Rev. Vinson Gould, Southampton’s second minister bought this property from Lemuel Rust in 1802 (20-43). Rev. Gould, born in Sharon, Conn., in August 1773, was licensed to preach in 1799. He came to Southampton in 1801 as a colleague with Rev. Jonathan Judd during the time when the town’s population was 1300. in 1808 he married the only daughter of Dr. Sylvester Woodbridge, Mindwell, and the couple had six children. Later, they lived in Woodbridge Hall, East Street. It is said that he tutored several young men, among them Samuel Williston. As a pastor he was dismissed in 1832, and he then taught school in South Hadley and preached in Bernardston. Later he returned to Southampton and preached his last sermon in First Church. He died in 1841 and was buried in Center Cemetery.
In 1828 (59-531) Elihu Brown bought this property from Rev. Vinson Gould. The price was $1600 and the land, 73 acres, went to the Manhan River, (no railroad at that time).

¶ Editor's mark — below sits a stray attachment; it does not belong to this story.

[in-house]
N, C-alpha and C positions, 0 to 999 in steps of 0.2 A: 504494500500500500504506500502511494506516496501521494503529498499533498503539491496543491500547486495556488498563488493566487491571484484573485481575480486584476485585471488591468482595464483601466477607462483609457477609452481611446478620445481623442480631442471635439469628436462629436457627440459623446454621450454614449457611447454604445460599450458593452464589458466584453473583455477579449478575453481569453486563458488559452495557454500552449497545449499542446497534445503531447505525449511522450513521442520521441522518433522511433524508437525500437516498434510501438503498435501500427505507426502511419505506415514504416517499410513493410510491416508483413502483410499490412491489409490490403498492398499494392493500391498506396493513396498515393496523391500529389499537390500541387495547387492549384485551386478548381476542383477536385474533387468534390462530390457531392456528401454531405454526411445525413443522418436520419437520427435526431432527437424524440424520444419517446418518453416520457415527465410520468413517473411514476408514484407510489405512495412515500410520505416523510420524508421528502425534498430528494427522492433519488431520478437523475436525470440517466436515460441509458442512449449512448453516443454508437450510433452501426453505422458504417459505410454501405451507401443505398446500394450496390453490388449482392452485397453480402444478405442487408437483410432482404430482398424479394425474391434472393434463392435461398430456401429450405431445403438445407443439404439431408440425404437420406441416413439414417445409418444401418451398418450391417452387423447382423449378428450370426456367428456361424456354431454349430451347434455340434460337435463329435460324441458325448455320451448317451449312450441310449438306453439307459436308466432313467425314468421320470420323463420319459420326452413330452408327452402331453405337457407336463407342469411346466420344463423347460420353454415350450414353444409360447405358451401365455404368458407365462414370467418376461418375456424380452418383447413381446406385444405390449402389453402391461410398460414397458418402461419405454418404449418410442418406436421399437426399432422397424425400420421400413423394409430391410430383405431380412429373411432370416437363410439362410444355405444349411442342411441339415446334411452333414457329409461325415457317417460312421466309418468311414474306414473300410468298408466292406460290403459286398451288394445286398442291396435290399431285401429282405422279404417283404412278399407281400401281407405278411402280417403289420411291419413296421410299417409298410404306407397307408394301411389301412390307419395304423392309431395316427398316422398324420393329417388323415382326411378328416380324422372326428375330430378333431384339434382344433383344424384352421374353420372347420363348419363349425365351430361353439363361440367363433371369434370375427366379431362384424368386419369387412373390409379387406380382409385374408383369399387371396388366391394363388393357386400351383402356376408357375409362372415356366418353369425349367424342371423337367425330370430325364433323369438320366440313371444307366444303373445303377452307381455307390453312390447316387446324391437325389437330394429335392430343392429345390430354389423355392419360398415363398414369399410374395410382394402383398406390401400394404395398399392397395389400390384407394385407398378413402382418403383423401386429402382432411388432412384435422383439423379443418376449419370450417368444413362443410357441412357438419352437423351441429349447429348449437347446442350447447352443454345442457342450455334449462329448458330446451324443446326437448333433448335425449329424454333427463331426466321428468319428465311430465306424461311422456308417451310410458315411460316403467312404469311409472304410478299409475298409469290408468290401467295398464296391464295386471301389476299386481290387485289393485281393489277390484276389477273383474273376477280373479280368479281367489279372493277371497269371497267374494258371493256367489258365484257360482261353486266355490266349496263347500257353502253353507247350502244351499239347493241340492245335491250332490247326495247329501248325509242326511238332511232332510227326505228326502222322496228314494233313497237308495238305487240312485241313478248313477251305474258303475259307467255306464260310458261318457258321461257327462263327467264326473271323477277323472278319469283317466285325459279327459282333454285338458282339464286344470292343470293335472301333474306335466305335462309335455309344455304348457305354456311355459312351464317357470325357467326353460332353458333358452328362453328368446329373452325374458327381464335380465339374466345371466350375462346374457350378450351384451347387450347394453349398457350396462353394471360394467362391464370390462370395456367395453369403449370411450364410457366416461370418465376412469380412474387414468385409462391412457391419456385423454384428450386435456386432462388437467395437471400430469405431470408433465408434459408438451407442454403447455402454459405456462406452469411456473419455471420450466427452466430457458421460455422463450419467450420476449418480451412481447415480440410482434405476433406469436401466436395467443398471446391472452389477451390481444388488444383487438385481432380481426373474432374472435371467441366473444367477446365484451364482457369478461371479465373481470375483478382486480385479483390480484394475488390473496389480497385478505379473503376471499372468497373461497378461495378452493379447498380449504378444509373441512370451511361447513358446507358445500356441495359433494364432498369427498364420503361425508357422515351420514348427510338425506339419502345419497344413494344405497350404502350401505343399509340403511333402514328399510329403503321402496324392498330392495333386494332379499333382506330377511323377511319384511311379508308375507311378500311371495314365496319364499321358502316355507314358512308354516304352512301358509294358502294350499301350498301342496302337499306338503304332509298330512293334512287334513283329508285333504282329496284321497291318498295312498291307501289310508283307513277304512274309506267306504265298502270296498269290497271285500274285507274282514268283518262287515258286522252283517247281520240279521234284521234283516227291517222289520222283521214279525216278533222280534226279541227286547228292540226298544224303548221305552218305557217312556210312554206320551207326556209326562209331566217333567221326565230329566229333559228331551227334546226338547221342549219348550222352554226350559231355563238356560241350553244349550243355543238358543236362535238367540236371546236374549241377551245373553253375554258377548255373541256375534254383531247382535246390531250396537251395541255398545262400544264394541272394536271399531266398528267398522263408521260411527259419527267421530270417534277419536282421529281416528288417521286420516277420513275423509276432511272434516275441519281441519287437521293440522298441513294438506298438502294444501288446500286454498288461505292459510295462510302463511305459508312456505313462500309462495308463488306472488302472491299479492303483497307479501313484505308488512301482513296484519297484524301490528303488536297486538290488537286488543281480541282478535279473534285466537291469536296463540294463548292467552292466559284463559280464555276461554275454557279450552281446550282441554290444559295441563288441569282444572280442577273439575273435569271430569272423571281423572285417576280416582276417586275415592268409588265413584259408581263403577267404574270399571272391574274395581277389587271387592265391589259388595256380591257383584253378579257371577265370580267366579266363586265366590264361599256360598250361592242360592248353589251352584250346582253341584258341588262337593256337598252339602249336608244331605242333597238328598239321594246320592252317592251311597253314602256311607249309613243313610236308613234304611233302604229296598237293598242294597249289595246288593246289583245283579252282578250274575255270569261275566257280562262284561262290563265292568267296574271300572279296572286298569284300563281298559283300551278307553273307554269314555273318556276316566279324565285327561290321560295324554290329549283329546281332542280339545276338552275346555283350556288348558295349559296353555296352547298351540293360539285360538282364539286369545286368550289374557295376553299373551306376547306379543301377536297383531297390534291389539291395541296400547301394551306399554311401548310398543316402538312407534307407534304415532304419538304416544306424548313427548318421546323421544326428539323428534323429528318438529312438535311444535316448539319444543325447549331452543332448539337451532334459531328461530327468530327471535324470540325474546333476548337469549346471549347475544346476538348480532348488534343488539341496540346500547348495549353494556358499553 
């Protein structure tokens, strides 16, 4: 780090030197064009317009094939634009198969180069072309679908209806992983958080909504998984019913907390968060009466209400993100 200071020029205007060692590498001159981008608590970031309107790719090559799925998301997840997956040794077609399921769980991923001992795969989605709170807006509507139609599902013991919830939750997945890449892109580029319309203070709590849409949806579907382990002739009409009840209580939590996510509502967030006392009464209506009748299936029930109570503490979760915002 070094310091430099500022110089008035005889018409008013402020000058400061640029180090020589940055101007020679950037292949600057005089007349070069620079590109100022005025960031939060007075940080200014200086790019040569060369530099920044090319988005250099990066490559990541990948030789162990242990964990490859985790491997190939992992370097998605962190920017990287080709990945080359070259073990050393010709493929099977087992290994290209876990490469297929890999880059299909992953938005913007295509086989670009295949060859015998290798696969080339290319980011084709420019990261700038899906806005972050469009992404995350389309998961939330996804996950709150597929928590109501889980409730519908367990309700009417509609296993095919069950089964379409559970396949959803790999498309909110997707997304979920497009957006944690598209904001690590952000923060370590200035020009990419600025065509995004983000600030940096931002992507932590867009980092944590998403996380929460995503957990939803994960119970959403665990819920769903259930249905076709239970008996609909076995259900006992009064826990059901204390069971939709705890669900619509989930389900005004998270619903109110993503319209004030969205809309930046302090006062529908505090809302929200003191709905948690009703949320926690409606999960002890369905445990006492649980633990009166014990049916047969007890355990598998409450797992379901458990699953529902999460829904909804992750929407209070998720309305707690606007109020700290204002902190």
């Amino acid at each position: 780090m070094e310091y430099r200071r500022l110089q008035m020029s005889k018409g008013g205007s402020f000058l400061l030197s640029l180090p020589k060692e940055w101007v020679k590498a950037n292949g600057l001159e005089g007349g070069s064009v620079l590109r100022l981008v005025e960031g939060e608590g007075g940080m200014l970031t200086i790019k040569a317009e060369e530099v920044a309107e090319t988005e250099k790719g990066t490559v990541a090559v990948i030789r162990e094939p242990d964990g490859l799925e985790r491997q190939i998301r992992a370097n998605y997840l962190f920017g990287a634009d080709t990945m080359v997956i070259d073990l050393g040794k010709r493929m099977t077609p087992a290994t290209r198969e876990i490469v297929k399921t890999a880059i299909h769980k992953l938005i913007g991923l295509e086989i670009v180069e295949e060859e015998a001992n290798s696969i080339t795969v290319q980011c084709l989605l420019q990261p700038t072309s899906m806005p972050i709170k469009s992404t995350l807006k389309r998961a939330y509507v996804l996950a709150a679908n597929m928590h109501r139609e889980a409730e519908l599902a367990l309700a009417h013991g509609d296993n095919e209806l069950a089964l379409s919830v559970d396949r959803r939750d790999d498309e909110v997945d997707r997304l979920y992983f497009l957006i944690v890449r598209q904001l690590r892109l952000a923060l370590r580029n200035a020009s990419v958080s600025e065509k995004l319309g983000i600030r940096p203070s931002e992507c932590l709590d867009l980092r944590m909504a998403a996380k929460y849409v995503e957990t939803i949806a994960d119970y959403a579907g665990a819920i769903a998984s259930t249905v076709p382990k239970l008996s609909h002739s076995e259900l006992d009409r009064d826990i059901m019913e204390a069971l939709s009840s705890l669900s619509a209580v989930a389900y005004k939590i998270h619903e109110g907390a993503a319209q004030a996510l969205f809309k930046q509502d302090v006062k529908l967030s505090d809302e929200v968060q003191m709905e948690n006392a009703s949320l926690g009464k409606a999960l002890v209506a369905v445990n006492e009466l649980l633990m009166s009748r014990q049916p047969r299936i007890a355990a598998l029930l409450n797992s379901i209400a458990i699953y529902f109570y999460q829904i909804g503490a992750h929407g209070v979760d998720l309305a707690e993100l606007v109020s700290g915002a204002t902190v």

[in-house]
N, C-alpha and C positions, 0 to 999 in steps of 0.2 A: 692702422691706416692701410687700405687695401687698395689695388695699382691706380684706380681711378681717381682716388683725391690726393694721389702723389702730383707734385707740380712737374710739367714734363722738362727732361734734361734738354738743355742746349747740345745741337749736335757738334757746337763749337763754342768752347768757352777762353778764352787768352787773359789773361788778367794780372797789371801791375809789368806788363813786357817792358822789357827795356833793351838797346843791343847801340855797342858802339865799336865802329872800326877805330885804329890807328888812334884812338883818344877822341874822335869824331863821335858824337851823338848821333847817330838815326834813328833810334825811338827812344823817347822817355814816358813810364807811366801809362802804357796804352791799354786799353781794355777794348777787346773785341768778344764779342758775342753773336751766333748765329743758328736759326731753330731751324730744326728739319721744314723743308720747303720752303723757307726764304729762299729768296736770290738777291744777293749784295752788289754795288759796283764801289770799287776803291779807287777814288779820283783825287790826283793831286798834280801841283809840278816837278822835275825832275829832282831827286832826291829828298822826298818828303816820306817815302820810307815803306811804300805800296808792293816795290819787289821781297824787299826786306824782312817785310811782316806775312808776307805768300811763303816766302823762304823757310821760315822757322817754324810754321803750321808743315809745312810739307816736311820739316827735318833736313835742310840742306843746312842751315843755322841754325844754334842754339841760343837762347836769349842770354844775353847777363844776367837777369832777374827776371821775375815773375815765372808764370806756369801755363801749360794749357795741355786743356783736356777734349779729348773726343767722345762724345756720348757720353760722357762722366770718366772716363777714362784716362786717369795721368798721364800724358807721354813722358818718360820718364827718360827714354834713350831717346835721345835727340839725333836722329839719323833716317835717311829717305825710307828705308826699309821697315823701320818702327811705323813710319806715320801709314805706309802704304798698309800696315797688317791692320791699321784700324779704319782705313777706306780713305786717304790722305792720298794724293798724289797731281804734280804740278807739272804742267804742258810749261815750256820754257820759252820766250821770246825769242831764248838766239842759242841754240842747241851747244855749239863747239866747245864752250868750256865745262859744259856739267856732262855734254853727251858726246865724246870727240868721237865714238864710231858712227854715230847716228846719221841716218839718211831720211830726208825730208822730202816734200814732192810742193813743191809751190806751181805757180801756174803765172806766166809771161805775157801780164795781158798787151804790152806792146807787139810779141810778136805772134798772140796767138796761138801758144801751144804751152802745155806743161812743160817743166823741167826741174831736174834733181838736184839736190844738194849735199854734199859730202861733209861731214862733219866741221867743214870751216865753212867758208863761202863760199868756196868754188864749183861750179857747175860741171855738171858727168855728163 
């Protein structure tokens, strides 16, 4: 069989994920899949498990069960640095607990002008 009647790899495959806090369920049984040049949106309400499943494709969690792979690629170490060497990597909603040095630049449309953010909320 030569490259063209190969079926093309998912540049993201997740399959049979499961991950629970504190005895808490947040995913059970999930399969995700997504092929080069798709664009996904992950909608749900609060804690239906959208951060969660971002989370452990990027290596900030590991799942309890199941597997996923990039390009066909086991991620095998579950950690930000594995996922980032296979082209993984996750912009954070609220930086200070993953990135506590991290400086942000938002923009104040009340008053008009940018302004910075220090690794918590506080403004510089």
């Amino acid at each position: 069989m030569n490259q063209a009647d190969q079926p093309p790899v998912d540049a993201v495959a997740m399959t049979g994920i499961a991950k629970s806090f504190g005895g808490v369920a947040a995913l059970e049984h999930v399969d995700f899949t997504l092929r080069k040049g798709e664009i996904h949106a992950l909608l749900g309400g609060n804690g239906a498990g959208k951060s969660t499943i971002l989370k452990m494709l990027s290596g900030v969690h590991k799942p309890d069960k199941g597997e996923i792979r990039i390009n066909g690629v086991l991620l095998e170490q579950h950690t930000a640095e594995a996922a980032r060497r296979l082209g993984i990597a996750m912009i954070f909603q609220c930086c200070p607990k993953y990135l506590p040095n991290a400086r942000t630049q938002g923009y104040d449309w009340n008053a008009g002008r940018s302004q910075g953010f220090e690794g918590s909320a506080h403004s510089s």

Samuel J. Loomis was the next owner. He bought it from Elihu Brown in 1837 (79-475). The farm was then described as being 60 acres and the price $1725. Samuel J. Loomis, son of Alexander and Miriam (Jones) Loomis, born 1809, married Lovina P. Wolcott in 1831. One of their daughters, Miriam, born in 1833 married Howard Johnson in 1851. Another daughter Laura, born 1838, married Almon Spooner in 1854. Lovina died in 1840 aged twenty-seven. Samuel J. Loomis then married (2) Naomi Clark. They had two children, Henry C. Loomis born 1842, married in 1873 Lucy Nimocks; and Emma, born 1851, and married 1887 (?) Thompson. Naomi, the second wife of Samuel J. Loomis died in 1859 aged forty-two and he married (3) Lucy Tower in 1861. Samuel died in 1886, aged Seventy-seven.